Safety Drills Information for Parents




Safety Drills


Information Sheet for Parents


Q:  Why does the Kane Area School District perform safety drills in our schools?


A:  The district is bound by law as well as school policy to prepare students, faculty, and staff for emergency situations.  The goal is to be proactive and to provide the skills needed to keep our students safe and secure in our schools.  Schools are one of the safest places in our community, in part, because of the efforts made to educate and prepare for any emergency.


Q:  What kinds of drills are held in the schools?


A:  Drills for fire, severe weather, and lockdown situations are practiced in all schools.


Q:  How often do the schools practice the drills?


A:  In the past fire drills were held monthly, severe weather drills were conducted annually.  Moving forward lockdown drills will be perofrmed annually and other drills as the safety committee recommends.


Q:  When are students given prior notification that a drill is taking place?


A:  Students are aware that a drill will be practiced, particularly at the elementary level, as teachers work to guide students through the process.  Also, a drill is generally announced should a new procedure or modification to the current system be put in place. 


Q:  How do teachers prepare students for safety drills?


A:  Teachers have discussions with the students about the drills and the fact that the drills are done to keep them safe should an emergency arise.  The students have the opportunity to walk through the drills and ask questions.  Teachers use age appropriate vocabulary when talking to students about the drills in order to help students feel empowered but not fearful. 


Q:  When is prior notification of a drill not given to students?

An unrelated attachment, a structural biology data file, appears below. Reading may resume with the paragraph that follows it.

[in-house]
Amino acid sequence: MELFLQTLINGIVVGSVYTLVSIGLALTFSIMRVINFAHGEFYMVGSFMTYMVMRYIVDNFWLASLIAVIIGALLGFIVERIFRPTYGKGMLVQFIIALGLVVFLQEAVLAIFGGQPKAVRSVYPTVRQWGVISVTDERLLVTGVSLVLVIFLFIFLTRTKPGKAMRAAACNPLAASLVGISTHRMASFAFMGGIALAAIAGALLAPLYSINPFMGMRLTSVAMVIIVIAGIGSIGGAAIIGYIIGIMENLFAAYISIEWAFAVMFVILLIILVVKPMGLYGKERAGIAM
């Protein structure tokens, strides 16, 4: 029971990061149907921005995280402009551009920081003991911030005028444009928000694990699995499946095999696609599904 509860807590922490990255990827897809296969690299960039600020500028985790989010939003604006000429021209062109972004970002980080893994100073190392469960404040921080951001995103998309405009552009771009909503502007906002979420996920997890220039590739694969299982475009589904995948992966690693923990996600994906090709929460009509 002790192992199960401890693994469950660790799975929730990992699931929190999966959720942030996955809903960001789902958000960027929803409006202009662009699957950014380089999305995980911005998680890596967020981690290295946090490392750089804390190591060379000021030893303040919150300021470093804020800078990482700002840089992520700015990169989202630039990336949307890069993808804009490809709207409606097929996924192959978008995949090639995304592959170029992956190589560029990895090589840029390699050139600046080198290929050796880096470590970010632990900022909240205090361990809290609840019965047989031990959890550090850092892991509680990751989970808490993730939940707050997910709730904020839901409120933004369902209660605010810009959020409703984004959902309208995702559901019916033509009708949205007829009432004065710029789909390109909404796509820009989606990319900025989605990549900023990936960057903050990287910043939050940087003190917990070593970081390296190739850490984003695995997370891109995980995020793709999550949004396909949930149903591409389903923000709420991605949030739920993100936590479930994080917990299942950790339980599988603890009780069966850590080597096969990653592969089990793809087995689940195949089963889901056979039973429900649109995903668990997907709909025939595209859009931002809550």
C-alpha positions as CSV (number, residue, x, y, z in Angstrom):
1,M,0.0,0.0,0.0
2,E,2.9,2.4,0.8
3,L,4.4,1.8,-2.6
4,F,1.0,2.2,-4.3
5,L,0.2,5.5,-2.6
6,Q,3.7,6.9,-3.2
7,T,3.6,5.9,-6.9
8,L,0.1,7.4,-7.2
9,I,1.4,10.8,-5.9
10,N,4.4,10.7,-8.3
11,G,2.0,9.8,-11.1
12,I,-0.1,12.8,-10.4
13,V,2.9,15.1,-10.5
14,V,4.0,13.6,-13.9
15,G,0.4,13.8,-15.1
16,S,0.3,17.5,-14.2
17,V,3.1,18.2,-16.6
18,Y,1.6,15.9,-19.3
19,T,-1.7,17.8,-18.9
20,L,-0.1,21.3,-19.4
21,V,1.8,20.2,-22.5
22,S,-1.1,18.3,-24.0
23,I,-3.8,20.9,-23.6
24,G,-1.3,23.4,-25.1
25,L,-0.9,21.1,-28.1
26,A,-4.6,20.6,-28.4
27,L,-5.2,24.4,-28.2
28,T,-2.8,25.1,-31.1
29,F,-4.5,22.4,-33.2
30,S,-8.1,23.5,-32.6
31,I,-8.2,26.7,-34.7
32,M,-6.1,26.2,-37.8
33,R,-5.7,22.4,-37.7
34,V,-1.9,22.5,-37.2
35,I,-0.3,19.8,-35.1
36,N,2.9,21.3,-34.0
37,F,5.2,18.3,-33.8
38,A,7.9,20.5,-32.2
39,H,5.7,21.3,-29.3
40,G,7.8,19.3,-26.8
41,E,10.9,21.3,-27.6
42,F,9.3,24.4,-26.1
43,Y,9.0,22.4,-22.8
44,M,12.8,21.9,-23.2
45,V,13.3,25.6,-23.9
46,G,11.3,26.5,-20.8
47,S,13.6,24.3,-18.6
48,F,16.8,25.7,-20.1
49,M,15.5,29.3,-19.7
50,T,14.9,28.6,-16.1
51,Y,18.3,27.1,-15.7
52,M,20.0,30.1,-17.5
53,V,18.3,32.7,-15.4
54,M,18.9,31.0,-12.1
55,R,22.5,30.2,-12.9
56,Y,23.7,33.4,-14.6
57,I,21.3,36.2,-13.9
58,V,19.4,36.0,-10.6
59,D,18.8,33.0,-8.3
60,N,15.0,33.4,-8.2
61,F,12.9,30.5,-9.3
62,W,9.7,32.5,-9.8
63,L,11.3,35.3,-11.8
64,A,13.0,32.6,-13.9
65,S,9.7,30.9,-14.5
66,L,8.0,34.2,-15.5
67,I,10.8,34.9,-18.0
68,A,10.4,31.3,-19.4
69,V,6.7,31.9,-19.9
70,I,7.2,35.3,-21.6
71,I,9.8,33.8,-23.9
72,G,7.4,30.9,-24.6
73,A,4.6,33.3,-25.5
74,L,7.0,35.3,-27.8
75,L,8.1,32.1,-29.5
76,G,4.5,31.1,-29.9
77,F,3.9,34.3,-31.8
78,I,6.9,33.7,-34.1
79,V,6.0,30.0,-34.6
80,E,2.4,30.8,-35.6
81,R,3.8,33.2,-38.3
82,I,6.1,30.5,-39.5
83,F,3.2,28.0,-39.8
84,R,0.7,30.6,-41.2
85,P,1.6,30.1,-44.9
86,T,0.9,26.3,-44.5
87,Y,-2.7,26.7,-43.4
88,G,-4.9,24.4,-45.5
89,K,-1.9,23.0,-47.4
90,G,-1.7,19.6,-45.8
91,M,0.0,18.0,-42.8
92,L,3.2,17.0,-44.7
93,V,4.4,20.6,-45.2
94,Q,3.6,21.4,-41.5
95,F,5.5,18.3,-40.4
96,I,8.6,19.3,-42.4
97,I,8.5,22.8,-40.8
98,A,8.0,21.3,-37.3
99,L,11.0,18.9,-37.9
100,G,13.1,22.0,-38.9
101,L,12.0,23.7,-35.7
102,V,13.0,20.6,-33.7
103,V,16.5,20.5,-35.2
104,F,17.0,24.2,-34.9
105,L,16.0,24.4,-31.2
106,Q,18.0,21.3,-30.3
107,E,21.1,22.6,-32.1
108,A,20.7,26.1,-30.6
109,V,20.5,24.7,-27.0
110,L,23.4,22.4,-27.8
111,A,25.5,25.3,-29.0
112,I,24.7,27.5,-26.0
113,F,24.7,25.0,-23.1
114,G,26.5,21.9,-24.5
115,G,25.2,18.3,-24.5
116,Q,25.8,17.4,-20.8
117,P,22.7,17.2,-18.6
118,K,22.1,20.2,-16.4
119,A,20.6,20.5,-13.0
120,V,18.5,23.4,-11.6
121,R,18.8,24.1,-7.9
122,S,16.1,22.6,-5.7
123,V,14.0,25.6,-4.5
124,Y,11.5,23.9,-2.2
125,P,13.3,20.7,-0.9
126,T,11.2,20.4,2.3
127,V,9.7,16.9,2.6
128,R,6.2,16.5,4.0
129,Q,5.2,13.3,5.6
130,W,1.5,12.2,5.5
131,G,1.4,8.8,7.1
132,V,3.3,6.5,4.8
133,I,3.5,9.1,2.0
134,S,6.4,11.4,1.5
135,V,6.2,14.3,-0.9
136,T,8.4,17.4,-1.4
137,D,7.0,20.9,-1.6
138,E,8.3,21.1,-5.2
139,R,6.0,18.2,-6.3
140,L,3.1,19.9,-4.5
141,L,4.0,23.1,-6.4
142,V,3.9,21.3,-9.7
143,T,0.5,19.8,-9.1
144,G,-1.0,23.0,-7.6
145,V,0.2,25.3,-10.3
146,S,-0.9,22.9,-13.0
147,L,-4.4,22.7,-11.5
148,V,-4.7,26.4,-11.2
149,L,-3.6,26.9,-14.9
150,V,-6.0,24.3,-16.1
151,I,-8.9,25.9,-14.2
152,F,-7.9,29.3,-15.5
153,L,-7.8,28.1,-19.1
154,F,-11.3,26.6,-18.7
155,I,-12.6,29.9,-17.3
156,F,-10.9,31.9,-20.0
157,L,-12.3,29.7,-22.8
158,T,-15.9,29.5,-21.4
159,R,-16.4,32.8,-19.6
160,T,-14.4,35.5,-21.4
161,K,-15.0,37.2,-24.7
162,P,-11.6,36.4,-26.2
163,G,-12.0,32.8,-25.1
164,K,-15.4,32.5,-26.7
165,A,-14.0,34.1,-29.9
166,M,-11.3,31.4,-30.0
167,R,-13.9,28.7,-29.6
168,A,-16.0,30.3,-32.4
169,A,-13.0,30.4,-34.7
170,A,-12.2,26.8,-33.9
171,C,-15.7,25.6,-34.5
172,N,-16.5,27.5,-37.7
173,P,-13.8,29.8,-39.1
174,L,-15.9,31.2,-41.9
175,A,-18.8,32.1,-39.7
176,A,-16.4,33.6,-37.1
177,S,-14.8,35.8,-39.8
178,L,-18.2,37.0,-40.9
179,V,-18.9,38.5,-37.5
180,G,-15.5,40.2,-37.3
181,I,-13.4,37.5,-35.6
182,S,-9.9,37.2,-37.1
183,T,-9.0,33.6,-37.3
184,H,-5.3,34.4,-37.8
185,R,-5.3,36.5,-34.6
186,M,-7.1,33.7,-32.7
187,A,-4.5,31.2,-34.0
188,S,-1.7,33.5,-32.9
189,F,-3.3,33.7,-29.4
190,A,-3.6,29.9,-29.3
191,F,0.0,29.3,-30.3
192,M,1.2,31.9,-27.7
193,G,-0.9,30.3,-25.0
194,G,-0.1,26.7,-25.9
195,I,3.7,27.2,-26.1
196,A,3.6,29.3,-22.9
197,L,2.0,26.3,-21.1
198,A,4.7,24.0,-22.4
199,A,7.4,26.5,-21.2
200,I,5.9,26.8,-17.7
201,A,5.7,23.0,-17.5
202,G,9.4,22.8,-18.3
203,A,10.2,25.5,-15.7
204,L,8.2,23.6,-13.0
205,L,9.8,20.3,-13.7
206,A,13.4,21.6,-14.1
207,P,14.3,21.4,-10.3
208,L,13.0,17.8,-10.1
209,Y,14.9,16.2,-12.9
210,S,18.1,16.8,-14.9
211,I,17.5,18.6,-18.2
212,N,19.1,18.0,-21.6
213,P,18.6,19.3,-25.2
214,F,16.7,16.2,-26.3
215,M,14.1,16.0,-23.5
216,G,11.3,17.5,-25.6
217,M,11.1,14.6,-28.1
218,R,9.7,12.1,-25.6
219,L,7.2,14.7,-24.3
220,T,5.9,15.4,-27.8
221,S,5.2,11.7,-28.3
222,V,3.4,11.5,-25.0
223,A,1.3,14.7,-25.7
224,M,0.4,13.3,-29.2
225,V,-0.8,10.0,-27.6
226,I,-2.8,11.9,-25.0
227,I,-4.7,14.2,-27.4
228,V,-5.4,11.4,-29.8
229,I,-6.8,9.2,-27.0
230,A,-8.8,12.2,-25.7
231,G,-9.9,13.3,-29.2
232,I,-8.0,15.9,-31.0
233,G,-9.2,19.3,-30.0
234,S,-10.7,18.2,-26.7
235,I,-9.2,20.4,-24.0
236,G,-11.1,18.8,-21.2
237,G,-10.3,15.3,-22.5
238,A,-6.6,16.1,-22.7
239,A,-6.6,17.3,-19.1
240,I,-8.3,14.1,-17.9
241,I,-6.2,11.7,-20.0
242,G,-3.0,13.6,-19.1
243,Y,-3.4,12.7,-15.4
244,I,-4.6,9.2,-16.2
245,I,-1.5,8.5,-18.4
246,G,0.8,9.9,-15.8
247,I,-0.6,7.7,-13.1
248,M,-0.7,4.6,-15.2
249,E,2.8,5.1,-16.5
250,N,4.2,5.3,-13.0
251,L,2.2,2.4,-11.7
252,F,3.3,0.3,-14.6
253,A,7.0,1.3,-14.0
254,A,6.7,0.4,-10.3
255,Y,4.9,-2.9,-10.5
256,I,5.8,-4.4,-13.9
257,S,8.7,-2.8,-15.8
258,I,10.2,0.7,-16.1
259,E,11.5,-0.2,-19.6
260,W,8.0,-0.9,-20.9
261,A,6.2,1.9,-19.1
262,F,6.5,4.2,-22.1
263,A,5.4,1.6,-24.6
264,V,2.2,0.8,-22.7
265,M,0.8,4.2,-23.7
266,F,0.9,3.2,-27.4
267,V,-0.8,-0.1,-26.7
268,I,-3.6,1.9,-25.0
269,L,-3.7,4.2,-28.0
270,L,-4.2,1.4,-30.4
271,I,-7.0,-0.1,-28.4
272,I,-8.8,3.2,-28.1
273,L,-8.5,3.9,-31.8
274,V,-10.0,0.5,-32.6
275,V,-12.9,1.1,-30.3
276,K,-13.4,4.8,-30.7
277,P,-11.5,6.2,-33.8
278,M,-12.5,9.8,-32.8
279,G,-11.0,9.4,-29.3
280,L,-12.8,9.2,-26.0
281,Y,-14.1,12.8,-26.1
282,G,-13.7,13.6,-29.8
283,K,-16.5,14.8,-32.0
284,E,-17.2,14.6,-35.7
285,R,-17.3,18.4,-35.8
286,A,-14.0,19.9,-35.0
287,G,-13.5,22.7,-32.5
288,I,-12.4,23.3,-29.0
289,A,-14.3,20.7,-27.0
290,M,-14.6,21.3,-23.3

A:  After some initial practice early in the year, drills are held without prior notification in order to help students take the drills seriously and put the safety steps they have learned into practice.  This also allows the administration to assess the effectiveness of the drills, and make any needed modifications to the current system.  The district will implement more drill practices for the 2017-18 school year.


Q:  What topics do the school district cover in their Emergency Procedures Plan:  We cover the following topics: 

1.  Chain of Command"

2.  Alergic Reaction

3.  Bomb Threat Procedures/Report

4. Dealing with the Media

5.  Death of student/employee

6.  Hazardous Weather

7. Evacuation Procedures

8. Fire Drill Procedures

9. Fighting

10. Hazardous Material Accident

11. Hostage Situation

12. Intruder-Interior/Exterior

13. Kidnapping

14. Lost/Missing Child

15. Large Group Disturbance/Altercation

16. Rape/Suspected Rape

17. Seizures

18. Shooting Incident

19. Threatened Suicide

20. Utility Outages

21. Vandalism

22. Weapon Found

23. Weapon Suspected on Student


We have also established district-wide safety committees that are charged with assessing the safety of our buildings and grounds. The district is committed to safety, and will continue to work diligently to provide a great education in a safe and secure environment.   


We want kids to be prepared for the worst, to automatically and calmly know what to do — and that’s why school lockdown drills, which are required in many states, are becoming more common. Lockdowns in crisis situations “are reliable and proven methods for keeping students and staff safe,” says Kenneth Trump, president of National School Safety and Security Services, so practicing for them is an important component of school safety.